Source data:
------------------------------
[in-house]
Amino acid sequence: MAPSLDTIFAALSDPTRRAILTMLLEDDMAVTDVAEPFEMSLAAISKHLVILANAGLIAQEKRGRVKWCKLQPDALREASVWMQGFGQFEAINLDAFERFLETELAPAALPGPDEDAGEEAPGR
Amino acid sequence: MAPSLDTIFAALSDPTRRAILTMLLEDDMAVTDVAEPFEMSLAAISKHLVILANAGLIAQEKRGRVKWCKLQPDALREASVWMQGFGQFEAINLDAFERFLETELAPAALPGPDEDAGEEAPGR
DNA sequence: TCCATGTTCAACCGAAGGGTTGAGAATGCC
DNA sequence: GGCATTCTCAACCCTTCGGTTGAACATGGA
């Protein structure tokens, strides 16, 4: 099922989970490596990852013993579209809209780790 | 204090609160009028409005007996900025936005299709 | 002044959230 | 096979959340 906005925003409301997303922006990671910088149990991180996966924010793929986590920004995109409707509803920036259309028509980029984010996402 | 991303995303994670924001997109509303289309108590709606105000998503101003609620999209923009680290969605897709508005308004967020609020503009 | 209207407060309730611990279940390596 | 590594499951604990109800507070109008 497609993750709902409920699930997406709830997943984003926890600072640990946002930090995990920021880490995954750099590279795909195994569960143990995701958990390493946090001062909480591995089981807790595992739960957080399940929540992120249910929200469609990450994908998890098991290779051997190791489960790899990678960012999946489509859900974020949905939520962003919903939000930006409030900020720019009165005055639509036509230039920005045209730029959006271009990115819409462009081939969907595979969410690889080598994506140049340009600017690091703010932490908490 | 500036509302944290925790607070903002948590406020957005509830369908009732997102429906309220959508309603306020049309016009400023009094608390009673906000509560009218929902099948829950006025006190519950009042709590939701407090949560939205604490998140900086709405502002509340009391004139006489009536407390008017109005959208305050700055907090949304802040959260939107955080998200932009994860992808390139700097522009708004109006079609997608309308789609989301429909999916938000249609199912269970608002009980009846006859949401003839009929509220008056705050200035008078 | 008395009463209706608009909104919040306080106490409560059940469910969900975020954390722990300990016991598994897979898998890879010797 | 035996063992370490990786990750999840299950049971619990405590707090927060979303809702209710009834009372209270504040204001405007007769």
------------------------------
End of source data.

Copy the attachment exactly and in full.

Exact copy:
[in-house]
Amino acid sequence: MAPSLDTIFAALSDPTRRAILTMLLEDDMAVTDVAEPFEMSLAAISKHLVILANAGLIAQEKRGRVKWCKLQPDALREASVWMQGFGQFEAINLDAFERFLETELAPAALPGPDEDAGEEAPGR
Amino acid sequence: MAPSLDTIFAALSDPTRRAILTMLLEDDMAVTDVAEPFEMSLAAISKHLVILANAGLIAQEKRGRVKWCKLQPDALREASVWMQGFGQFEAINLDAFERFLETELAPAALPGPDEDAGEEAPGR
DNA sequence: TCCATGTTCAACCGAAGGGTTGAGAATGCC
DNA sequence: GGCATTCTCAACCCTTCGGTTGAACATGGA
């Protein structure tokens, strides 16, 4: 099922989970490596990852013993579209809209780790 | 204090609160009028409005007996900025936005299709 | 002044959230 | 096979959340 906005925003409301997303922006990671910088149990991180996966924010793929986590920004995109409707509803920036259309028509980029984010996402 | 991303995303994670924001997109509303289309108590709606105000998503101003609620999209923009680290969605897709508005308004967020609020503009 | 209207407060309730611990279940390596 | 590594499951604990109800507070109008 497609993750709902409920699930997406709830997943984003926890600072640990946002930090995990920021880490995954750099590279795909195994569960143990995701958990390493946090001062909480591995089981807790595992739960957080399940929540992120249910929200469609990450994908998890098991290779051997190791489960790899990678960012999946489509859900974020949905939520962003919903939000930006409030900020720019009165005055639509036509230039920005045209730029959006271009990115819409462009081939969907595979969410690889080598994506140049340009600017690091703010932490908490 | 500036509302944290925790607070903002948590406020957005509830369908009732997102429906309220959508309603306020049309016009400023009094608390009673906000509560009218929902099948829950006025006190519950009042709590939701407090949560939205604490998140900086709405502002509340009391004139006489009536407390008017109005959208305050700055907090949304802040959260939107955080998200932009994860992808390139700097522009708004109006079609997608309308789609989301429909999916938000249609199912269970608002009980009846006859949401003839009929509220008056705050200035008078 | 008395009463209706608009909104919040306080106490409560059940469910969900975020954390722990300990016991598994897979898998890879010797 | 035996063992370490990786990750999840299950049971619990405590707090927060979303809702209710009834009372209270504040204001405007007769």